If you’ve ever lived with someone else (in a residence hall or otherwise), you probably know sharing your space with another person is not always easy. In a college living setting where you will likely be paired with a total stranger (or several), a student might worry about the “quality” of the roommates they are stuck with. There’s hope that you’ll get a “good” roommate, and maybe even a new best friend. But what makes a “good” roommate? And how can you be sure that you are one?
Below are some tips for cultivating successful roomie relationships that will help you and your roommates share space peacefully – and perhaps even joyfully.
Most of the tips discussed here revolve around the concept of boundaries. The word “boundaries” might have a negative connotation to some. However, boundaries are a large part of our society and daily interactions and healthy boundaries allow us to function at better capacities within our social circles. So even if you and your roomie instantly click, establishing ground rules early on – and sticking to them – is important.
Depending on your experience, you might take to cohabitating with others easily. If you grew up sharing a bedroom and bathroom with another sibling most of your life, for example, you probably understand how using the shower without telling them, playing loud music or inviting a friend over unexpectedly can negatively affect your roomie. If you grew up as someone with their own private area your whole life, then respecting another person’s space or habits of sleep might not come naturally. If two people of opposite “roomie backgrounds” become roommates, it can lead to unbalanced expectations. While building your boundaries, take time to communicate what you both expect of each other and, if you want, share some background on your own roommate experiences.
Respect each other’s space, property and privacy
In establishing ground rules, try to define exact standards for respecting space, property and privacy. These are some good basic rules to follow:
- Do not mess with your roommate’s possessions without asking them first.
- Do not go into your roommate’s bedroom, closet or other private space without permission.
- If you use the common area, tidy it up after you’re done.
- If you invite friends over, make sure everyone helps you clean up before they leave.
- Generally clean up after yourself.
- And please, for the sanity of your household – do not eat another roommate’s food!
Exchange emergency contacts
It’s important to be able to contact one another quickly, emergency or not. It is also helpful to know who your roommates would call in an emergency and have that number saved. This way, if an emergency does take place – say, a trip to the ER – you will know who to call. Your roommate will thank you for it.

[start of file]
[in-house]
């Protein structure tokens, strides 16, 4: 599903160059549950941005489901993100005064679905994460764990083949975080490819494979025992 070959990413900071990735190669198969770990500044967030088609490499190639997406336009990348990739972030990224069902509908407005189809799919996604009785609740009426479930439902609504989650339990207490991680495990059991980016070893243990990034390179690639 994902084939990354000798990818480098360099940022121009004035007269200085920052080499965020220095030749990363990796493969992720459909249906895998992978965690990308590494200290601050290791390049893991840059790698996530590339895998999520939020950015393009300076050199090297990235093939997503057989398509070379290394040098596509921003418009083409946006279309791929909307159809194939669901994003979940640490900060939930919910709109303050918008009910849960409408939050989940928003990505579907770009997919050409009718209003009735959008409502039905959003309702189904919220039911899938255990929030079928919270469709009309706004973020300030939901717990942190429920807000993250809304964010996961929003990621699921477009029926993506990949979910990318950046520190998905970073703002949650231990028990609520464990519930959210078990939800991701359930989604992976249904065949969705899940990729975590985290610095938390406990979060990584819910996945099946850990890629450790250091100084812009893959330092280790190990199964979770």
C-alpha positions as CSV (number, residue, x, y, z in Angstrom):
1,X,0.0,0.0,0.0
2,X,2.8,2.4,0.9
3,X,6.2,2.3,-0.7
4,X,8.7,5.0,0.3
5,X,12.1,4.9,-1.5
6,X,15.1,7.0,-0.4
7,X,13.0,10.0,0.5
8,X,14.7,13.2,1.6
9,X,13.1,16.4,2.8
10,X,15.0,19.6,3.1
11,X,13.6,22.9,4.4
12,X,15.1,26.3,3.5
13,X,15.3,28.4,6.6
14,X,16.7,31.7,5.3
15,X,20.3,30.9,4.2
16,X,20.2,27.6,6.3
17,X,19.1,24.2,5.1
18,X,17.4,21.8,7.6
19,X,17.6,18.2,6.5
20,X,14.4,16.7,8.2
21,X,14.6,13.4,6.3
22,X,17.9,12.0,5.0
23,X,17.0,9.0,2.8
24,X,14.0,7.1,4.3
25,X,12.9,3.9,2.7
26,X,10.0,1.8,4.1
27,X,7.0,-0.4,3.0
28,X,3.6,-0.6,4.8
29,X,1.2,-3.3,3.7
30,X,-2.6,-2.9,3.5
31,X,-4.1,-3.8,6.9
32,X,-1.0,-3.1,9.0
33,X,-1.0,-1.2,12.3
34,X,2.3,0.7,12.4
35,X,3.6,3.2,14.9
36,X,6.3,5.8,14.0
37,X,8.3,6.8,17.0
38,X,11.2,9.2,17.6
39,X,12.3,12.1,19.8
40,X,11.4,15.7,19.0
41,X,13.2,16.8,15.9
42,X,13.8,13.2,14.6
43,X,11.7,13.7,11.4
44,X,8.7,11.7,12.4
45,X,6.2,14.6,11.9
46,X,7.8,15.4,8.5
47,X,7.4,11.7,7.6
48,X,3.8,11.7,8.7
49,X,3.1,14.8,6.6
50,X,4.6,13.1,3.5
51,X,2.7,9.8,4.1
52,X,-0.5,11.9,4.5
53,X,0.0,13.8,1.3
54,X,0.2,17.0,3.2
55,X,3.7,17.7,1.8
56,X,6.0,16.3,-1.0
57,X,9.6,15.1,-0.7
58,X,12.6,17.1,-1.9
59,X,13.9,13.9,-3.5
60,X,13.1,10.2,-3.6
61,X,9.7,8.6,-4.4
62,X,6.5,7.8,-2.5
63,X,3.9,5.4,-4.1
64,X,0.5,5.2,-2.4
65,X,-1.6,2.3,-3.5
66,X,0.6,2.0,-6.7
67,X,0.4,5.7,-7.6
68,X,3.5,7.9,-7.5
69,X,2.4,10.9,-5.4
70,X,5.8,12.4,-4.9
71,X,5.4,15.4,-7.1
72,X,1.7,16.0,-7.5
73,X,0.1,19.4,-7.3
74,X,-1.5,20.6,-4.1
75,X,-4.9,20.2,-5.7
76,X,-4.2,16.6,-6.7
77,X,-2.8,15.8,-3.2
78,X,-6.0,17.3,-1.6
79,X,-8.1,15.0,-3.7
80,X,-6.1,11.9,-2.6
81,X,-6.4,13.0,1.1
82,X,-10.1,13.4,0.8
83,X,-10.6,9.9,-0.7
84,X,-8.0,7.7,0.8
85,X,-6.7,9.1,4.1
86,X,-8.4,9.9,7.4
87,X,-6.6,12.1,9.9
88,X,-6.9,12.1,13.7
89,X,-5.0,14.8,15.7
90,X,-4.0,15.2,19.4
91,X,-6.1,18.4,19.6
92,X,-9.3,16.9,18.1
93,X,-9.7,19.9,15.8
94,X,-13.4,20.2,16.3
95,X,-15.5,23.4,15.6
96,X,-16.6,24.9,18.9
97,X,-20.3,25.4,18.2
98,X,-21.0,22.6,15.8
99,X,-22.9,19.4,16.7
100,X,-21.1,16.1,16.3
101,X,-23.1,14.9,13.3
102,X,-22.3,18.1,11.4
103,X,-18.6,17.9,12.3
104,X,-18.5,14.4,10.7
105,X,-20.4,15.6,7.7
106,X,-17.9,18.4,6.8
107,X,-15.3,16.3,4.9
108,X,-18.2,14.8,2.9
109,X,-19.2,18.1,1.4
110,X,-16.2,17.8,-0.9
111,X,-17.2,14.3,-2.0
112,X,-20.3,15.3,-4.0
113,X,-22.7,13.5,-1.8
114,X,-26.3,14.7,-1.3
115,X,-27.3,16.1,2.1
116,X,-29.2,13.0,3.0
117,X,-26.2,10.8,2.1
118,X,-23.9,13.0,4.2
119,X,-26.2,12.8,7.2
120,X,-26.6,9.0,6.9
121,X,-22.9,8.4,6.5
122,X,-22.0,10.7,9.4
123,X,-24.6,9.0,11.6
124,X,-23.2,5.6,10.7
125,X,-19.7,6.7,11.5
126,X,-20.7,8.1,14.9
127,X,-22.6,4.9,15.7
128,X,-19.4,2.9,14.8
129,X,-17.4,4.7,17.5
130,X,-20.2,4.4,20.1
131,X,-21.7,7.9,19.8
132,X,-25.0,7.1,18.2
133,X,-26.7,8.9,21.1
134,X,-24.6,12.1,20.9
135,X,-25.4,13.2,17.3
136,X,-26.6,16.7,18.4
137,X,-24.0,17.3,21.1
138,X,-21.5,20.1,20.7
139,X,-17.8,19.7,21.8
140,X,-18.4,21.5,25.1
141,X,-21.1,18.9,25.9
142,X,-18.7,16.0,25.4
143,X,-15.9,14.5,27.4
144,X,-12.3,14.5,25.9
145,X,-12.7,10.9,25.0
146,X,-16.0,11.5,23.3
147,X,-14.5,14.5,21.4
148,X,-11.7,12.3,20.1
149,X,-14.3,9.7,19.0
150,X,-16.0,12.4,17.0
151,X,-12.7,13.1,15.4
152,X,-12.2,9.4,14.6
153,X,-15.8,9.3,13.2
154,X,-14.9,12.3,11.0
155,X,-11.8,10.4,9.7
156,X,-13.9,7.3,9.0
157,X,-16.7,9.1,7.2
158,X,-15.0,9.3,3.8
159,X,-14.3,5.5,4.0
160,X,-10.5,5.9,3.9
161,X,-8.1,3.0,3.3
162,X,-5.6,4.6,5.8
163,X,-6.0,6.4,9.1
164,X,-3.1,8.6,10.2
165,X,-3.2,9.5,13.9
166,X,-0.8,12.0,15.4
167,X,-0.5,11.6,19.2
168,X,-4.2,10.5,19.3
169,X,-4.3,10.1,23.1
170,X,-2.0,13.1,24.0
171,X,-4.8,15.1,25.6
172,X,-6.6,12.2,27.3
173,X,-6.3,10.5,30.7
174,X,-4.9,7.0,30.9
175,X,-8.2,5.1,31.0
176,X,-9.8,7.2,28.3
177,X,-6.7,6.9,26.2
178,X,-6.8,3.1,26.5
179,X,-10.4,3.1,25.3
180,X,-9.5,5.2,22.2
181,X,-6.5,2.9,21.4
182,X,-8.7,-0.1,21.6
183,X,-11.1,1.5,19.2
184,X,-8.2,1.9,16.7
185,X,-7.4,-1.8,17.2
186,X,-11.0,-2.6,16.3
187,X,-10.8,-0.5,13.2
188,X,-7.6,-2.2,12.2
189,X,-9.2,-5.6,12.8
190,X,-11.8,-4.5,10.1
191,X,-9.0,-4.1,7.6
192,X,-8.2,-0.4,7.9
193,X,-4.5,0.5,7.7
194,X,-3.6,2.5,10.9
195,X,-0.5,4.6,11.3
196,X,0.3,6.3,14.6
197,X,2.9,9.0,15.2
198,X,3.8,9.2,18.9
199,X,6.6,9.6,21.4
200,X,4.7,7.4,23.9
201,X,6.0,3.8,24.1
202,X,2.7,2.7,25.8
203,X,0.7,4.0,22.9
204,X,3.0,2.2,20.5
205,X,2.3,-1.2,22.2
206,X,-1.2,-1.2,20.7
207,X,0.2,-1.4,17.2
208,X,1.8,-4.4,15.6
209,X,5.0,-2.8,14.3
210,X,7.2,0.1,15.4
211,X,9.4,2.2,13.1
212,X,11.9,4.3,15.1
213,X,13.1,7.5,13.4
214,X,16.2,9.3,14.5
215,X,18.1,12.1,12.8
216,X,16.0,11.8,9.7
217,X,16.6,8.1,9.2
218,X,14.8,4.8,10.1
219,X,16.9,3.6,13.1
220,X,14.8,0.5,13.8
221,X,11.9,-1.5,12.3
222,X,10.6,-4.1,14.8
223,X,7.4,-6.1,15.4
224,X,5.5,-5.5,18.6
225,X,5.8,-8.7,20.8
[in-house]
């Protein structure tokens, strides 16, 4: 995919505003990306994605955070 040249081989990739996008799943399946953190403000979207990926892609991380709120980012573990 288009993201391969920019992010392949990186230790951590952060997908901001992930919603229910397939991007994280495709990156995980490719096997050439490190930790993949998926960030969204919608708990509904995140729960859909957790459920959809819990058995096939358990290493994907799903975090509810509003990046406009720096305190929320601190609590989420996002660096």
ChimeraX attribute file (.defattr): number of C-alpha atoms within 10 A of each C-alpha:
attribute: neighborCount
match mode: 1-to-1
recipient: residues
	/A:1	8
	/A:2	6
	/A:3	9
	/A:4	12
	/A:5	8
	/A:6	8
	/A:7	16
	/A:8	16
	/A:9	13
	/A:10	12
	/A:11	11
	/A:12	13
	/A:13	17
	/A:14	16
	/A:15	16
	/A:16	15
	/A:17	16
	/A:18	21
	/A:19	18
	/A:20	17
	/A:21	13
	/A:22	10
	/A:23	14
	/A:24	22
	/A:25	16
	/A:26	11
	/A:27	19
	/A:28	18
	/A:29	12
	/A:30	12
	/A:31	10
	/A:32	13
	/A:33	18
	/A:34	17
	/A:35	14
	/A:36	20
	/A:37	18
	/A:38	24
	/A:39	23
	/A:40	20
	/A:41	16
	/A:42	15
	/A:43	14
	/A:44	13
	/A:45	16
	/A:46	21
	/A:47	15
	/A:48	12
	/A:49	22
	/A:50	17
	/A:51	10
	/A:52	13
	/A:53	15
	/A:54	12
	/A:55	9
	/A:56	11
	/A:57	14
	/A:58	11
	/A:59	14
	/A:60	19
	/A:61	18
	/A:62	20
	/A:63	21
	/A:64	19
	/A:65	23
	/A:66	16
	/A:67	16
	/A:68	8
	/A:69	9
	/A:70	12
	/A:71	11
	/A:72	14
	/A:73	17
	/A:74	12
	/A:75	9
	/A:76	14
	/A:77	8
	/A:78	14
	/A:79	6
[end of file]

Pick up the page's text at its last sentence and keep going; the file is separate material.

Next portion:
Be mindful of who you invite over
If you are planning on hosting a study group or inviting your band to rehearse at your place, you definitely want to talk to your roommate about it first. Be respectful of each other’s preferences in regards to time, too. Maybe your study group likes to start at 9 p.m. and continue past midnight, but your roommate is in bed by 10. Depending on the noise level of your study buddies, you should consider telling them your place is not an option unless they agree to move the study group to an earlier time.
Hold each other accountable
If your roommate is starting to break some of the ground rules you defined at the beginning, address the problem. It is important to be respectful while doing this. Find a moment to talk with them privately rather than bring up your frustration during a public setting. When you talk with them, avoid passive-aggressive comments such as “somebody doesn’t know how to hang a towel” and be direct: “I notice your towel on the bathroom floor every morning, and I was wondering if you could hang it up instead.” You might discuss if any of the ground rules don’t make sense or seem unreasonable.
Reviewing the ground rules every few months might help dissolve or prevent confusions that can arise. Remember that you need to be held accountable too. It is easier to complain about another roomie’s bad habits than to own up to our own. If your roommate confronts you, remember how you would want them to respond if it was the other way around.
Take time to communicate and build rapport
Communication is key to maintaining healthy boundaries; however, don’t let the only time you talk to your roommate be when you are confronting them or reviewing ground rules. Build rapport and mutual respect by asking how your roommate is doing, engaging in small talk and showing some level of support or respect for them. If possible, take time to bond by planning outings together. Remember you don’t have to be friends to be friendly to each other. And who knows, even if it doesn’t seem like the perfect match at the beginning, a friendship might grow given the time and effort.
Find out more roommate tips by listening to In the Wild’s latest special episode, “Roomie v. Roomie: Stop being a bad roommate” featuring host Raysean Ricks and his current roommate Deonte Rivers.
Listen to In the Wild now on Apple, Spotify and Google Play.